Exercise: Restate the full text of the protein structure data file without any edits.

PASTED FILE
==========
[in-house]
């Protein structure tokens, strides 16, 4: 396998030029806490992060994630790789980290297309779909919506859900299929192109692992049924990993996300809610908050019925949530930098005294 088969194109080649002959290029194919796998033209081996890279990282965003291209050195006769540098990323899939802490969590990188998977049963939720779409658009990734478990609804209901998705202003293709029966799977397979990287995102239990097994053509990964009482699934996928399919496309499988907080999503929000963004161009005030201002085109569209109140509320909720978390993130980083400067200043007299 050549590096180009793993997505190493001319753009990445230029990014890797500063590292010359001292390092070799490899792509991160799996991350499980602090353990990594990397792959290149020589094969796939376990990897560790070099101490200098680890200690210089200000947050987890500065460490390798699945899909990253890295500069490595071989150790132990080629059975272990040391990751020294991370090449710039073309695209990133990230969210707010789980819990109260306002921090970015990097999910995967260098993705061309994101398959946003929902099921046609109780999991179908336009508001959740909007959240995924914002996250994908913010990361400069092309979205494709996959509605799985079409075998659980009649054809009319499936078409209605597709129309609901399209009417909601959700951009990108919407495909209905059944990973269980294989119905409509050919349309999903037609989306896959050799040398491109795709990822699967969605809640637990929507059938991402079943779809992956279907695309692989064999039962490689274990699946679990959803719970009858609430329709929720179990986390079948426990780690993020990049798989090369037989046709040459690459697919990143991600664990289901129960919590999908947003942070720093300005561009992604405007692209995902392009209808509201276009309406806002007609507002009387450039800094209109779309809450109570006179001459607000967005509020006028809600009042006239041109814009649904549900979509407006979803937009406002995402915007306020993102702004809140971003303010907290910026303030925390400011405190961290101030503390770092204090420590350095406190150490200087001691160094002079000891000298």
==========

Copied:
[in-house]
């Protein structure tokens, strides 16, 4: 396998030029806490992060994630790789980290297309779909919506859900299929192109692992049924990993996300809610908050019925949530930098005294 088969194109080649002959290029194919796998033209081996890279990282965003291209050195006769540098990323899939802490969590990188998977049963939720779409658009990734478990609804209901998705202003293709029966799977397979990287995102239990097994053509990964009482699934996928399919496309499988907080999503929000963004161009005030201002085109569209109140509320909720978390993130980083400067200043007299 050549590096180009793993997505190493001319753009990445230029990014890797500063590292010359001292390092070799490899792509991160799996991350499980602090353990990594990397792959290149020589094969796939376990990897560790070099101490200098680890200690210089200000947050987890500065460490390798699945899909990253890295500069490595071989150790132990080629059975272990040391990751020294991370090449710039073309695209990133990230969210707010789980819990109260306002921090970015990097999910995967260098993705061309994101398959946003929902099921046609109780999991179908336009508001959740909007959240995924914002996250994908913010990361400069092309979205494709996959509605799985079409075998659980009649054809009319499936078409209605597709129309609901399209009417909601959700951009990108919407495909209905059944990973269980294989119905409509050919349309999903037609989306896959050799040398491109795709990822699967969605809640637990929507059938991402079943779809992956279907695309692989064999039962490689274990699946679990959803719970009858609430329709929720179990986390079948426990780690993020990049798989090369037989046709040459690459697919990143991600664990289901129960919590999908947003942070720093300005561009992604405007692209995902392009209808509201276009309406806002007609507002009387450039800094209109779309809450109570006179001459607000967005509020006028809600009042006239041109814009649904549900979509407006979803937009406002995402915007306020993102702004809140971003303010907290910026303030925390400011405190961290101030503390770092204090420590350095406190150490200087001691160094002079000891000298």